News Life and Health25 Jan 2023

Australia:Financial retirement plans change in last 2 years of turmoil

| 25 Jan 2023

With turnover in the workforce and changing patterns of work in a number of industries, a global retirement survey for State Street Global Advisors asked respondents whether they have changed their thinking on when, and how, they might retire.

Australia stands out in the global comparison with 34% of respondents indicating a changed outlook compared to 25% in the sample from US, UK and Ireland. 

More Australians reported a short-term increase in savings both within superannuation and in other savings and investments than others surveyed. In 2020, there was a muted, but still noticeable savings response to COVID. However, in 2022, the increased rate of short-term saving was more pronounced. 

The other findings of the Global Retirement Reality Report in relation to Australia include: 

  • A continuing confidence deficit on readiness for retirement, despite reforms 

  • Australians about to retire, or on low incomes, the least confident 

  • Government and industry fall short of giving Australians confidence in the system 

  • Inflation, mortgage and rent costs impact sentiment most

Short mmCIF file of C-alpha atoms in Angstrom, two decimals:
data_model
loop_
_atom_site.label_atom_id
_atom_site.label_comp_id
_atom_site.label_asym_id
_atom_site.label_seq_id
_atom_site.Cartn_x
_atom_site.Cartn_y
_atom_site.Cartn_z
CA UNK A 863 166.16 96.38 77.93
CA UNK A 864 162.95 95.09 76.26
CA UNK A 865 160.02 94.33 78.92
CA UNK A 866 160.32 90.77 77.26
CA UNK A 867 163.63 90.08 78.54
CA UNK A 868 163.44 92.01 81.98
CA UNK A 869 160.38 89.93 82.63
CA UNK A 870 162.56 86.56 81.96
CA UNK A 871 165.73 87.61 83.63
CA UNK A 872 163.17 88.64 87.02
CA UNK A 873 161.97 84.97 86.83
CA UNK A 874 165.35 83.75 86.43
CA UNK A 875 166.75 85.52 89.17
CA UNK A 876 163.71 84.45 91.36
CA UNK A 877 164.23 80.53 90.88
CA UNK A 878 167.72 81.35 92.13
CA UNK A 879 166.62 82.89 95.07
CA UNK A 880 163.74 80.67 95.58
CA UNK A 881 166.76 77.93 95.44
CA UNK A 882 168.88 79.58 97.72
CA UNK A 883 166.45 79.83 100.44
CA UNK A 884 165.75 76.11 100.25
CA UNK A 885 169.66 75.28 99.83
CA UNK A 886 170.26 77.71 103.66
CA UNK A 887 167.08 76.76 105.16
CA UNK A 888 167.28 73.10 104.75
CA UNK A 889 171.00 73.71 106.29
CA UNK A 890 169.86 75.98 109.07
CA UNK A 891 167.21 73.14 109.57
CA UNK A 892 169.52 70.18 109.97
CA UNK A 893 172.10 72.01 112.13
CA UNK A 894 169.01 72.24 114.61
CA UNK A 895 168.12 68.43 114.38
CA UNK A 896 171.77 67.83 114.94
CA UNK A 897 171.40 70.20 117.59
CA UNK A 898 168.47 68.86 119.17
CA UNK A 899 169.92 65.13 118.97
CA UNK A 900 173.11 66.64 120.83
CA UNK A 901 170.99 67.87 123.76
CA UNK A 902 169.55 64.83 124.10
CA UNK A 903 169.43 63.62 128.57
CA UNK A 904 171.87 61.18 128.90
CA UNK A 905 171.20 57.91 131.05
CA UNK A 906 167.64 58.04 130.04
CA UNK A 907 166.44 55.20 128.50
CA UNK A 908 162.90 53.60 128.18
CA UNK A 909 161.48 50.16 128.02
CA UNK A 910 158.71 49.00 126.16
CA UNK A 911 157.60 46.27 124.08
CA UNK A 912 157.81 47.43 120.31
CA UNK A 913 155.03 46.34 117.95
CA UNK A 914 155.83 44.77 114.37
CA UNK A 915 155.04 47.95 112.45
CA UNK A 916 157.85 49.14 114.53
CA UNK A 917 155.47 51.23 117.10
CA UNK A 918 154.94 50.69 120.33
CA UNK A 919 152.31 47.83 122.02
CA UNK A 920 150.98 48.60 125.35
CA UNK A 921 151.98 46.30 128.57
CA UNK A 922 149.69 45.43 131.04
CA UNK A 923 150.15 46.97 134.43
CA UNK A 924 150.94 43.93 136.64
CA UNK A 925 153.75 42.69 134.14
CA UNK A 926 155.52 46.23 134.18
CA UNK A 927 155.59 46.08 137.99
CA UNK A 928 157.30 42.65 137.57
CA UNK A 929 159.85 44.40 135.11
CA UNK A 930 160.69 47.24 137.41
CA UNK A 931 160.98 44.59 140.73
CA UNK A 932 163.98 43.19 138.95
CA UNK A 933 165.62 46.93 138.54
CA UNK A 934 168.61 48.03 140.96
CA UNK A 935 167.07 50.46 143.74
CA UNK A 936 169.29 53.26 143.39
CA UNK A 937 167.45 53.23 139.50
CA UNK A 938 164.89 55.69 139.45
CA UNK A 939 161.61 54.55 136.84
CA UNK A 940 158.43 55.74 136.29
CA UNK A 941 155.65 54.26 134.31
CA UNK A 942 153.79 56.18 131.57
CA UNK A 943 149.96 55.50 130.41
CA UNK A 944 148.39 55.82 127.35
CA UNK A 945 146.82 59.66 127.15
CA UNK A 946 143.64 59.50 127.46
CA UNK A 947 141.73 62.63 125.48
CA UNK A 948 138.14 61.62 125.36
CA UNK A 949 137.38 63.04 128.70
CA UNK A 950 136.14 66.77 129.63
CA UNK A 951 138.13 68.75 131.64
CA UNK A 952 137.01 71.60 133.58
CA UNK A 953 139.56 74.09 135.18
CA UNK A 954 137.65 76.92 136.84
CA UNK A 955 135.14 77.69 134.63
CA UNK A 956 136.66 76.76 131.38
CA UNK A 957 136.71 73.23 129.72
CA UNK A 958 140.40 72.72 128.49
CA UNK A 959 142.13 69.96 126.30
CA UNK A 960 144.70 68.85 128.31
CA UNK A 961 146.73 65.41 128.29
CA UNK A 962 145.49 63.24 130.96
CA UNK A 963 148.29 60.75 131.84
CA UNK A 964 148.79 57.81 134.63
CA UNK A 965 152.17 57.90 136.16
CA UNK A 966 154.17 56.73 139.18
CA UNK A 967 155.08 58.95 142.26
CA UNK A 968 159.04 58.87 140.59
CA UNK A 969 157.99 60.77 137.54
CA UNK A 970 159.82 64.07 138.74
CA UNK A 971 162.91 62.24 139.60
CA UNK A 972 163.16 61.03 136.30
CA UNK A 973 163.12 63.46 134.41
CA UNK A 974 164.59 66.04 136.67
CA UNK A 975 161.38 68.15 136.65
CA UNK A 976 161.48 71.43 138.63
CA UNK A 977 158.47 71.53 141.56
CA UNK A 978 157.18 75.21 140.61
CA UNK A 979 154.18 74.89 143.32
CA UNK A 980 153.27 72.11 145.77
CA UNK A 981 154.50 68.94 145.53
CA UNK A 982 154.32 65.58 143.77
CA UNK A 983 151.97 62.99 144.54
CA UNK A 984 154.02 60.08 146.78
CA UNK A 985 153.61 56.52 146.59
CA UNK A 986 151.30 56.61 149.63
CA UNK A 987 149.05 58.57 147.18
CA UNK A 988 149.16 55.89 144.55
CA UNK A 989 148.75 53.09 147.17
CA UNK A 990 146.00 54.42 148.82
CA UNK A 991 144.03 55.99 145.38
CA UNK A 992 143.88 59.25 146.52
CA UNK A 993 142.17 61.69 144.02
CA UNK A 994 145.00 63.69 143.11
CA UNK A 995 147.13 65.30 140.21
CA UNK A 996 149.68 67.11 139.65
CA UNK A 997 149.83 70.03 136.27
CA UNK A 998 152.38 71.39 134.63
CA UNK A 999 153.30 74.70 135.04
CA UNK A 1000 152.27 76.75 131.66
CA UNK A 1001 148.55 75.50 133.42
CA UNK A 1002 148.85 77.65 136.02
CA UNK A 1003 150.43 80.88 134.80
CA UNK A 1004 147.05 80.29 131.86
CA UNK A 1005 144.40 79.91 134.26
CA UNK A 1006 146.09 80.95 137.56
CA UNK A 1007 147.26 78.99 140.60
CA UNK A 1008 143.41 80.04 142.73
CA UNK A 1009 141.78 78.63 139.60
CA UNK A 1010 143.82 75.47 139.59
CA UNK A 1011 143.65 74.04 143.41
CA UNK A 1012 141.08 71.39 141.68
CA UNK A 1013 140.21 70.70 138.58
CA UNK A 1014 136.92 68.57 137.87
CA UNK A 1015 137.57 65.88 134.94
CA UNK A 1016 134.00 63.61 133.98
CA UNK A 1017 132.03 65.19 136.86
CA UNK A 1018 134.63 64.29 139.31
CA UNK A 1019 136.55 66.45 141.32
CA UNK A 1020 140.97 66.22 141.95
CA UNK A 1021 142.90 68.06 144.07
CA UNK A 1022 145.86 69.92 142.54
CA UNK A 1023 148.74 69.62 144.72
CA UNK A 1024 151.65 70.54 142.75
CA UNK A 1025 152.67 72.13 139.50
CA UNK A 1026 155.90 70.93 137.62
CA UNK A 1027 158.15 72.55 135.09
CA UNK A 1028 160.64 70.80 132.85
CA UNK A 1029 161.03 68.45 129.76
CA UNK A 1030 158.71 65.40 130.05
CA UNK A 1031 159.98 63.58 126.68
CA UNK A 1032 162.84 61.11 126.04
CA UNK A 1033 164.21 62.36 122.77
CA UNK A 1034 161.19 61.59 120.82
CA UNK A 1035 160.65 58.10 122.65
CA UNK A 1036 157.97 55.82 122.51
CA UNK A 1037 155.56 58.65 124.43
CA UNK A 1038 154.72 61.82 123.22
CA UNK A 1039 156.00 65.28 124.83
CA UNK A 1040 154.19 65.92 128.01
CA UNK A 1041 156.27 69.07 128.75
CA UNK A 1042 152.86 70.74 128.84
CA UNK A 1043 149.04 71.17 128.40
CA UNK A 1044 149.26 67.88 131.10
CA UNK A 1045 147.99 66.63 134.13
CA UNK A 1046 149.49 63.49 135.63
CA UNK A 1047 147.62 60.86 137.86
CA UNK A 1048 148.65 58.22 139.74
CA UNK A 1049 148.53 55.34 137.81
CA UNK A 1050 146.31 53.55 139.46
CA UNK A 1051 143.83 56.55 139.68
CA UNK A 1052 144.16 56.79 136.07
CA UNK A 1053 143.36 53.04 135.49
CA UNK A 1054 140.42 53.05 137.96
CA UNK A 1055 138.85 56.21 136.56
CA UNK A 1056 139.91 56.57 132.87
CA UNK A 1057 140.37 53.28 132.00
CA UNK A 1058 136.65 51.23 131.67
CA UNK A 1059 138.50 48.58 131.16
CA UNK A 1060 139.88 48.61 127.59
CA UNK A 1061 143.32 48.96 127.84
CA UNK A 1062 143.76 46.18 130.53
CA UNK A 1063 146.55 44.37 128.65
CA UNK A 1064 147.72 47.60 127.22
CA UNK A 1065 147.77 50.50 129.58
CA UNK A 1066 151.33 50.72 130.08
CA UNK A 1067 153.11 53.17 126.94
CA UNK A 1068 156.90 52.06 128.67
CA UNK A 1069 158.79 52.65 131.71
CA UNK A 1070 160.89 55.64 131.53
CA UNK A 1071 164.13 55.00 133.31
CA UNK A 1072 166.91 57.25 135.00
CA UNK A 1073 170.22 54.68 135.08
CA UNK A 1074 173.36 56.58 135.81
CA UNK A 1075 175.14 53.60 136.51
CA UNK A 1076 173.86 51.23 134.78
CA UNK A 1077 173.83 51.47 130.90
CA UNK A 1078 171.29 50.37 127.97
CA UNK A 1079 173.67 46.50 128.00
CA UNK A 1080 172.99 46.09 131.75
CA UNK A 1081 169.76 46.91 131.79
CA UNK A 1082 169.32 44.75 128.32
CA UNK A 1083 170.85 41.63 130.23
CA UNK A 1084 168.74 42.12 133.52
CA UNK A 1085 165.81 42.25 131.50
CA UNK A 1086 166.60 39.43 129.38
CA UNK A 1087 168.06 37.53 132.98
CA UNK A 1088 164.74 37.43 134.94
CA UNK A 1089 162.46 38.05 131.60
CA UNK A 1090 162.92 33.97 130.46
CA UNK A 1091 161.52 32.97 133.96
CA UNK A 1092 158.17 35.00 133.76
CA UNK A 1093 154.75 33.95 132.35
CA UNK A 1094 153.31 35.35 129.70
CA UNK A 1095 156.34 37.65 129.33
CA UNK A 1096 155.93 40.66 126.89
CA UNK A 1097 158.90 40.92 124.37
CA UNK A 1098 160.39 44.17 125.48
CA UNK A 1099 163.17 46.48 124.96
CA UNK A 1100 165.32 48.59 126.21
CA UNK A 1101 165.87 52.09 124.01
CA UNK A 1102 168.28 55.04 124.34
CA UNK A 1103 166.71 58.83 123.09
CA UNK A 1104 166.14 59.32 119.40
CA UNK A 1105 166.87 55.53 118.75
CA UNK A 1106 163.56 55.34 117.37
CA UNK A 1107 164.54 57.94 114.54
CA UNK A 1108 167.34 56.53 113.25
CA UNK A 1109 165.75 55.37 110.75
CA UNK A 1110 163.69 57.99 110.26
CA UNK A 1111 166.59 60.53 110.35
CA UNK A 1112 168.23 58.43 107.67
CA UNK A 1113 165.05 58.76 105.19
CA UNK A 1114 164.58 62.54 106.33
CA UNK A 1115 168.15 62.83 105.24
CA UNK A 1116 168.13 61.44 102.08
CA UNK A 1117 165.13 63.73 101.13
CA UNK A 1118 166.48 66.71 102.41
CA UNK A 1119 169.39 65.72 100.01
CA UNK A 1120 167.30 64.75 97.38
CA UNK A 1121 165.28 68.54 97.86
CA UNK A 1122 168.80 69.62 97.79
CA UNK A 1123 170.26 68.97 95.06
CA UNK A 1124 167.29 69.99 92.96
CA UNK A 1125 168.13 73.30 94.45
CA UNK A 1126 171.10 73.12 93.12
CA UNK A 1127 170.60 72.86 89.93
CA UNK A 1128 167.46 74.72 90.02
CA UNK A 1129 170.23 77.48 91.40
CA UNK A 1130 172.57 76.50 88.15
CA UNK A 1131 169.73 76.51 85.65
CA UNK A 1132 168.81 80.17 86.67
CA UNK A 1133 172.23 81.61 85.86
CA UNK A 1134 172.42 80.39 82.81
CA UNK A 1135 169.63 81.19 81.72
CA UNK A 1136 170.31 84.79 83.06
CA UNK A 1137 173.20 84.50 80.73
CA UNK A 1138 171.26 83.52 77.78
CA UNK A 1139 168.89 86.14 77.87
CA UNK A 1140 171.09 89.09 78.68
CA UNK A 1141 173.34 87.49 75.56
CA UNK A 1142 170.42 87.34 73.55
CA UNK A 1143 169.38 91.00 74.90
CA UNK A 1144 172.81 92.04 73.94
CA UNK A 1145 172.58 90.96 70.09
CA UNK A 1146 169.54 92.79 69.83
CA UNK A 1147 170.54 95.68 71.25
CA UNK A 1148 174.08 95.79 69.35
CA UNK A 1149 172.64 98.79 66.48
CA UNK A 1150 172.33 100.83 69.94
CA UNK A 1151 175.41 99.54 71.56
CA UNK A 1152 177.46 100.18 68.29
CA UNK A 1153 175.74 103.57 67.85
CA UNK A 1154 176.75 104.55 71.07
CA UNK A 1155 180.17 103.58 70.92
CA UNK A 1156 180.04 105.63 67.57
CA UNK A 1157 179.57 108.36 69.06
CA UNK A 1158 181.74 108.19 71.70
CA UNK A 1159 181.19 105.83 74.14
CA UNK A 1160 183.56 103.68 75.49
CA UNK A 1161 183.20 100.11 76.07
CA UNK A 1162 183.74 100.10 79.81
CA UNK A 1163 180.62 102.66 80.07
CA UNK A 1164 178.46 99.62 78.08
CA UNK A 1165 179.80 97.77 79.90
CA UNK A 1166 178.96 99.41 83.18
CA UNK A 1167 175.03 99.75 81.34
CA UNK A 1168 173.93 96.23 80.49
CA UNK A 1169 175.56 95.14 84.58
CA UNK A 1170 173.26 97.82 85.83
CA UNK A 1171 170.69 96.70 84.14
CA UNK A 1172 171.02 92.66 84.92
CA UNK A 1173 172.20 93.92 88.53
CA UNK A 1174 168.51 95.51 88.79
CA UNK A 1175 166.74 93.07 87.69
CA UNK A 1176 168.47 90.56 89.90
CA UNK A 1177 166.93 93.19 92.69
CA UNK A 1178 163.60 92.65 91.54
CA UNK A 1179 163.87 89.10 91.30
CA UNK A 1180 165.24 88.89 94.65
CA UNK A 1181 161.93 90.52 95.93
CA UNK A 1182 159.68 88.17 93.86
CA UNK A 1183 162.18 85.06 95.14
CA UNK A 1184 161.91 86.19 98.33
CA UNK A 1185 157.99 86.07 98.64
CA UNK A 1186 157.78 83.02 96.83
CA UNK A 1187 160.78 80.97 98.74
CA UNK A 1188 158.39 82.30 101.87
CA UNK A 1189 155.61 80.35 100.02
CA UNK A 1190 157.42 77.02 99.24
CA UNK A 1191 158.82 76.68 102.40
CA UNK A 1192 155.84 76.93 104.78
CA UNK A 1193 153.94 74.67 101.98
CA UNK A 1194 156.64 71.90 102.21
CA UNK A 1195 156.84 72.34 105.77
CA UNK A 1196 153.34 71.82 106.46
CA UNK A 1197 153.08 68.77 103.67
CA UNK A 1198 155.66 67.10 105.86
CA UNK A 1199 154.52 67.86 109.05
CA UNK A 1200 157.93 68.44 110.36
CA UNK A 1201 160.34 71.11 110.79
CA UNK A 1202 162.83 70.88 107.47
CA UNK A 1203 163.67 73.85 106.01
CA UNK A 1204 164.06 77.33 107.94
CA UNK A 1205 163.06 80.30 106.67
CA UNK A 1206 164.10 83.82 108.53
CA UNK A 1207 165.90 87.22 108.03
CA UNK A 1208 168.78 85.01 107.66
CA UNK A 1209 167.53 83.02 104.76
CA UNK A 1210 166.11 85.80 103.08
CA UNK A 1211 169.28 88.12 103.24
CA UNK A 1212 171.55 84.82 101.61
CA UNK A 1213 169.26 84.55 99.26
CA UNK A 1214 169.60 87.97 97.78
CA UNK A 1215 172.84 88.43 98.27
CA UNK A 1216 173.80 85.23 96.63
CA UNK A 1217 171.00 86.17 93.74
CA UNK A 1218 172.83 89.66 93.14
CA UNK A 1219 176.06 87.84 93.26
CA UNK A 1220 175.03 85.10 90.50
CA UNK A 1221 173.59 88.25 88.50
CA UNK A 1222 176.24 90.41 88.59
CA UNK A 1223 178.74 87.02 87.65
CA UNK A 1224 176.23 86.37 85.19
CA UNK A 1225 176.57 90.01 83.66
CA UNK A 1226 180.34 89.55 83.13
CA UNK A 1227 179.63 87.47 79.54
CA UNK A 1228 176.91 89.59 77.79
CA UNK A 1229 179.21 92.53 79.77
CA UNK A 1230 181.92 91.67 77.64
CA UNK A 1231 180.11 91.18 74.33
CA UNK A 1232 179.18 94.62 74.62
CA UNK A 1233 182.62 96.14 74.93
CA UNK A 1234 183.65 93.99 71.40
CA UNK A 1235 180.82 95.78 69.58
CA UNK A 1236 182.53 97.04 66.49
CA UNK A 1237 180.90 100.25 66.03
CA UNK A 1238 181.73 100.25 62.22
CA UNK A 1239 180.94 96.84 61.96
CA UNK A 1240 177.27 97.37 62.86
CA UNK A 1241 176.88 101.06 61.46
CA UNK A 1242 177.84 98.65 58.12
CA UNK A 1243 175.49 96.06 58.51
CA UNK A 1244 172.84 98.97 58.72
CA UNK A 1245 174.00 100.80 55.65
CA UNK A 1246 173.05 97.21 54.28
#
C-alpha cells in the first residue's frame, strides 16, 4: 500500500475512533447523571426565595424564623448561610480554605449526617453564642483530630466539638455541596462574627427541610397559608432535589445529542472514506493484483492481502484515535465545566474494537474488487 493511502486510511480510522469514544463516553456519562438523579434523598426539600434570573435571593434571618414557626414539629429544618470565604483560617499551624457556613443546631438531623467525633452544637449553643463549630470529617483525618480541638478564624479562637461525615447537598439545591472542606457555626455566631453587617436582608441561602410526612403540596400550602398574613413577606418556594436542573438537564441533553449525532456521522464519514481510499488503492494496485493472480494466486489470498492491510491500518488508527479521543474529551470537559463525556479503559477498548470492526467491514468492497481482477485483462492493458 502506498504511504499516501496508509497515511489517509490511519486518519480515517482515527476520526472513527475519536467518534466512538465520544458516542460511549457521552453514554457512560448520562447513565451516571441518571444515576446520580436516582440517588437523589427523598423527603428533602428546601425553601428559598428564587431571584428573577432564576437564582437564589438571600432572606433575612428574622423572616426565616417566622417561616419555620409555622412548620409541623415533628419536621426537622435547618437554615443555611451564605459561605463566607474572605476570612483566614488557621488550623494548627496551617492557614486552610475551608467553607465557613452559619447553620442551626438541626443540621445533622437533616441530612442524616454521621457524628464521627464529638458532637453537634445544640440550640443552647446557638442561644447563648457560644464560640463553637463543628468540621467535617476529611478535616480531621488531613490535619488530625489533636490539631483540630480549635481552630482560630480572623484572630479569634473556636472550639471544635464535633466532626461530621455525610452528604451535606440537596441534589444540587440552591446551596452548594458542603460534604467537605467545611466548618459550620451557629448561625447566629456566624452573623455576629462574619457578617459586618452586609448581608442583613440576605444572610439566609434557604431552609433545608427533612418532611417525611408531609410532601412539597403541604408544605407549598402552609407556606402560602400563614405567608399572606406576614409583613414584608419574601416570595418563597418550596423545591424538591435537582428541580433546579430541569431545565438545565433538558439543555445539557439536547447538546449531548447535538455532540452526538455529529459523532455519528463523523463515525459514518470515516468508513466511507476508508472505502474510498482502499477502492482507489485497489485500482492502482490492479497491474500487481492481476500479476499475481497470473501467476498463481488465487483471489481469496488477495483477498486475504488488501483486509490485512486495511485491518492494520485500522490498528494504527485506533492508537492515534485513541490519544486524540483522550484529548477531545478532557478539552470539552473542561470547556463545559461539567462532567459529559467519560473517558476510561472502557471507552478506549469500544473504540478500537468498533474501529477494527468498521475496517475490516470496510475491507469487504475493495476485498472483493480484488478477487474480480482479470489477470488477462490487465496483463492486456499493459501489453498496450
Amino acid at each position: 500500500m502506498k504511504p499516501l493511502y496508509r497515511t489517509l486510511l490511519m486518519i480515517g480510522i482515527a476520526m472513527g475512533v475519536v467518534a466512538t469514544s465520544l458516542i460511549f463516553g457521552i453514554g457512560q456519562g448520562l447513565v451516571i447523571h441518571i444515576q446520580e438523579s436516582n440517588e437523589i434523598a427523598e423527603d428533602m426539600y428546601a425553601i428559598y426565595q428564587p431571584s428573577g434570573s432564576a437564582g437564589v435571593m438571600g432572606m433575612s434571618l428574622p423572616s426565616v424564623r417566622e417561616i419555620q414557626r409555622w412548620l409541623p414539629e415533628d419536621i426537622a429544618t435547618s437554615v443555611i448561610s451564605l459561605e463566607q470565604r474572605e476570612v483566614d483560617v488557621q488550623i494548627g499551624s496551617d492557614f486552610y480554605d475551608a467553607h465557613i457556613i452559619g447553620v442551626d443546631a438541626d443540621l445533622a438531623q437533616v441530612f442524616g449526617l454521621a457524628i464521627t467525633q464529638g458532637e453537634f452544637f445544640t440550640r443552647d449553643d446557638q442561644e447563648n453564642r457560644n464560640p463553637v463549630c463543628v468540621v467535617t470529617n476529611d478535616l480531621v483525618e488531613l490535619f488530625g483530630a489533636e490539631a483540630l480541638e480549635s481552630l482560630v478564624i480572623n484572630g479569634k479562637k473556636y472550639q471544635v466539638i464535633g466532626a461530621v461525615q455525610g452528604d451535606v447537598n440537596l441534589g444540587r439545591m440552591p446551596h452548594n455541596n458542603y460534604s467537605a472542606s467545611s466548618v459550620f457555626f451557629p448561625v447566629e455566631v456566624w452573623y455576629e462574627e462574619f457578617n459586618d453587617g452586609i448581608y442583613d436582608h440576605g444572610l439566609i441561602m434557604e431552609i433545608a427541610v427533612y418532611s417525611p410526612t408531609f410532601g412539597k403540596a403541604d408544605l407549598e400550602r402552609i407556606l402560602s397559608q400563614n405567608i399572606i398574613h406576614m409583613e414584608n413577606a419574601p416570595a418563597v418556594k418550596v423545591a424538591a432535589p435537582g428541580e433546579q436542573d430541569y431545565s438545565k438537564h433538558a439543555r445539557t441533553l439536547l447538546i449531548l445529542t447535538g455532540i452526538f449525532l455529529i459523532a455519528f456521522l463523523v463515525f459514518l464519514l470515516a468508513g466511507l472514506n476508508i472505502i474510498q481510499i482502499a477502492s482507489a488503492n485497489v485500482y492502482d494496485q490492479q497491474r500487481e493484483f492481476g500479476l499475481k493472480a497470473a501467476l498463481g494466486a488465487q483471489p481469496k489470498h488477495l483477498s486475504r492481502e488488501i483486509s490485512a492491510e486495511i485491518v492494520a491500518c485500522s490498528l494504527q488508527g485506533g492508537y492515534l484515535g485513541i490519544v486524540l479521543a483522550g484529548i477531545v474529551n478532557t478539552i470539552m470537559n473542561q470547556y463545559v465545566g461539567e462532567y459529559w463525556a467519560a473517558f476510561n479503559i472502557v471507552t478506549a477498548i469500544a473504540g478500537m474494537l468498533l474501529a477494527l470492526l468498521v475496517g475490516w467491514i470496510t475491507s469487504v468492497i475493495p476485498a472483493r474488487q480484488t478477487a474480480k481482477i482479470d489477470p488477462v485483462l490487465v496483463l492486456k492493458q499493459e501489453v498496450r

• Women are far less optimistic than men 

Despite the complexity of the Australian retirement system, 59% of respondents nominated themselves as having primary responsibility for making sure they had an adequate income in retirement.   

Around 40% of Australian respondents have little confidence in their preparedness for, or timing of, their retirement. The proportion has changed little from 2018 to 2022 despite system changes.   

This lack of confidence is particularly evident among those on lower incomes and those closest to retirement. There is clearly still much work to be done, by both industry and government, in simplifying, explaining and confidence  building in the national retirement system. 

Inflation topped the list of factors that most negatively affected retirement confidence in the survey, both for Australia (65% included it in their top 3) and the rest of the world (70%). With an emerging economic slowdown and rising interest rates, respondents were also concerned about mortgage or rent costs (35% in Australia), and about being able to continue to find spare funds for retirement (29%). 

When Australian respondents were asked about their biggest concern when planning their retirement finances, 31% selected “outliving savings”. As a side note, only 8% identified “Not leaving a bequest” as their biggest financial planning concern. 

Women are far less optimistic they will be financially prepared for retirement (18% vs 38% for men) and are less confident that they will be able to retire when they want to (17% for women vs. 38% for men). 

State Street Global Advisors commissioned global analytics firm YouGov to conduct an online survey across four countries, representing a range of retirement systems. The countries are Australia, Ireland, the UK, and the US. The survey, which has a sample size of 618 in Australia and 3,553 globally was conducted between 20 July and 22 August 2022. 

 

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